In audax, what comes down must go back up again, preferably on lanes with the word "chapel" or "church" in them, and so it goes.  I climb back upwards, heading for the pub (but still 10km away) and I have my eye on a radio-controlled aircraft that's buzzing around the hill top, trying to work out whether it's supposed to be a scale model of a motor-glider or a seaplane.  Also, where's the pilot?  I can't see anyone, so I assume they're on the hill opposite.  I carry on … next thing I hear a buzzing from behind and duck as it passes over me a bit close for comfort!  I raise my arm in what is hopefully a friendly wave: I would've done the same thing had the roles been reversed; I mean, who wouldn't?!

One final climb to the pub, except that it's not.  I can feel my legs are nearing their limit now: the gradient of these last few hilly sections has been a bit steep for my gearing and I haven't been able to find a rhythm, so I am cranking up slowly.  As I have said before, where others can find a gear for the hill, I have to find a hill for the gear, but not for much longer.

I cross the A53 and climb the singletrack lane up the side of the moor.  A BMW starts to overtake a bit close to a corner just as a cyclist shoots into view in the opposite direction. So he waits until we are actually in the corner, which is blind, in order to overtake!  We have a horn-honking and friendly-waving session with a few choice words thrown at each other and thankfully lost on the veritable gale that's blowing up here.  Bastard!  He looked about 18: I wonder if his dad knows he's out driving his car?

Once on top, the wind's now behind and I can spin up to the pub: that's it, I am at 515m and that's the serious climbing over for the day.  Time for a cup of tea and a piece of cake.  Except that they don't have any receipt rolls, so they can't do me a receipt.  "We couldn't do you a VAT receipt anyway, because we're not VAT-registered!" … erm, as any accountant will tell you, and I am married to one, you don't muck about with the VAT man: if you think you're going to hit the threshold in the trading year then you must register for VAT immediately, not when you hit the threshold, and any pub that doesn't hit the threshold isn't going to be in business for very long!!  Anyway, she just works there, so there's no point in giving her a hard time about it.  When I explain what I need and why, she kindly rips an event poster off the wall and attaches a handwritten receipt as brevidence.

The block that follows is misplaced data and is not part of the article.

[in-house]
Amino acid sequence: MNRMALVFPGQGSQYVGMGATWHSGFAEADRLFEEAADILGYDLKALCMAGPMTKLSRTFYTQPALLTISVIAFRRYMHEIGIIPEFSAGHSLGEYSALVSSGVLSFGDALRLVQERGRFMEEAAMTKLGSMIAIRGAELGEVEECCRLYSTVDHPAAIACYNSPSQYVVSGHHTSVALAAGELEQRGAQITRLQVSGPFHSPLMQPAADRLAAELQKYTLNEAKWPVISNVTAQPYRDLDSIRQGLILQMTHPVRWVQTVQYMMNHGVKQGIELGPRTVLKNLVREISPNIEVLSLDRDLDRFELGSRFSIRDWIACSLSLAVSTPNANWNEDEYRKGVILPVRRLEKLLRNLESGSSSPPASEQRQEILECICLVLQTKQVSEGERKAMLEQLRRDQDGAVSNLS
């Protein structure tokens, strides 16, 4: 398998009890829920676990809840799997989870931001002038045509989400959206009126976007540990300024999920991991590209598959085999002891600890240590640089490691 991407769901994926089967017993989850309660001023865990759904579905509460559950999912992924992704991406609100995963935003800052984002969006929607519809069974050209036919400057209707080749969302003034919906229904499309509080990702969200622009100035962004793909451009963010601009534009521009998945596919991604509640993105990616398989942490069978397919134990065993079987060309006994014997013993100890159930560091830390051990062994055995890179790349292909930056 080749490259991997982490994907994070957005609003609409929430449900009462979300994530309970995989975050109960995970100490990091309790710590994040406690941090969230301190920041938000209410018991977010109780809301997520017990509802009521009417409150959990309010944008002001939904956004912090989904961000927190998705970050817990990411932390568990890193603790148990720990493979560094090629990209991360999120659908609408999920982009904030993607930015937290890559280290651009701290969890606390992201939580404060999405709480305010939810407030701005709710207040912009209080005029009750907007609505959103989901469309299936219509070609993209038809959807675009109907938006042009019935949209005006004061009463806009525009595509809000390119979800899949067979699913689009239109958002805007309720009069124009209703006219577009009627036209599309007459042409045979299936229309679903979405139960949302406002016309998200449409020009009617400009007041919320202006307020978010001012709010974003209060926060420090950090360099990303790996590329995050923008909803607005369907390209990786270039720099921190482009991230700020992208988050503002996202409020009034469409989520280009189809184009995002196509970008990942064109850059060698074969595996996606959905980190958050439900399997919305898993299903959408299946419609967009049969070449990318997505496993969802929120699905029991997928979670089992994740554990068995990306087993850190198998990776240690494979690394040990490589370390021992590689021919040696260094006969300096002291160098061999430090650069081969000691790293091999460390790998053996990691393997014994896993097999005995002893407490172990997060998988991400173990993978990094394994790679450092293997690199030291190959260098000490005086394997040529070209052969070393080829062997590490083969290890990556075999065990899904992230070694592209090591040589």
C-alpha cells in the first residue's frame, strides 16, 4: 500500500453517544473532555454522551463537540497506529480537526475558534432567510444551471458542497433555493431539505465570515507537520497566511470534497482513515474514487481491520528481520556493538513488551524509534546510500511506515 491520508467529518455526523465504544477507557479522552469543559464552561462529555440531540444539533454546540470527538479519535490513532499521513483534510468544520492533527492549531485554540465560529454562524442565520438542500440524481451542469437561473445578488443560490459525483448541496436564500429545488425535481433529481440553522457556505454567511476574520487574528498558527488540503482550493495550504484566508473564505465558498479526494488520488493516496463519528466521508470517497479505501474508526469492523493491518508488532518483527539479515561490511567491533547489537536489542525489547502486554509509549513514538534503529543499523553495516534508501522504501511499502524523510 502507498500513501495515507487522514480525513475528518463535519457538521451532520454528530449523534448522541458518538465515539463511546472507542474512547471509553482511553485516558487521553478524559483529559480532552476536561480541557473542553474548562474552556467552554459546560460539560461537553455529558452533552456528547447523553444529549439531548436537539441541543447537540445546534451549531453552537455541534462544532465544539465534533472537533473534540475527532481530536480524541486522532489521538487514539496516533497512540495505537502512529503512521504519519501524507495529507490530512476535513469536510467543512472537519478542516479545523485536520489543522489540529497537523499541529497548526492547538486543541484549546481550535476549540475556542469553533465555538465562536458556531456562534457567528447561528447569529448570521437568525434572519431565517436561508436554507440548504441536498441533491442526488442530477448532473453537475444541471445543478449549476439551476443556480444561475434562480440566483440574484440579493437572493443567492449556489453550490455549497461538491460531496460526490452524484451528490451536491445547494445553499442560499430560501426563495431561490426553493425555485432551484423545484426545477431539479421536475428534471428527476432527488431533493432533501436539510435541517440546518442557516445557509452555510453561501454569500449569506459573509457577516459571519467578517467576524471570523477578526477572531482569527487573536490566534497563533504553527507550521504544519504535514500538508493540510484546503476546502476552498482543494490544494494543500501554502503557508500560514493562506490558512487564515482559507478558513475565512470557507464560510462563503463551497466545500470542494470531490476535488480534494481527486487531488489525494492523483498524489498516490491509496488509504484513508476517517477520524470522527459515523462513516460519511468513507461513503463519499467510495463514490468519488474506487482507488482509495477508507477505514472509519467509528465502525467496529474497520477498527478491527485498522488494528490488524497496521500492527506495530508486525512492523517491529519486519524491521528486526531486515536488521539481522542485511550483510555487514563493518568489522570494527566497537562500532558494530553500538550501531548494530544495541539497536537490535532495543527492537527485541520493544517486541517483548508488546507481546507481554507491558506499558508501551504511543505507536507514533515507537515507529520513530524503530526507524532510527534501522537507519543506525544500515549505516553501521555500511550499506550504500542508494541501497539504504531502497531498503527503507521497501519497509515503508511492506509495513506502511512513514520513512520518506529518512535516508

Back out onto the bike and with glee I start the second half, which should be downhill to Stone (with a couple of minor Essex-sized lumps to punctuate it, but it's really really all downhill, honest, the elevation chart says so) and then a flat run back into Wolverhampton with that final climb to the finish.  The first section is a blast: the wind's behind me and I am absolutely flying along the main road, before turning left and dropping like a stone into the valley: it occurs to me, as I break my speed record on this bike achieving 81.5kph, that there's no way I can afford to lose this much altitude so quickly if I'm going to be rolling downhill all the way to Stone, the angles are all wrong, I must've been fiddled!  But the road continues to head downhill for another fair few kms, and it's nice and easy (when the wind isn't channelled into the valley and pushing against).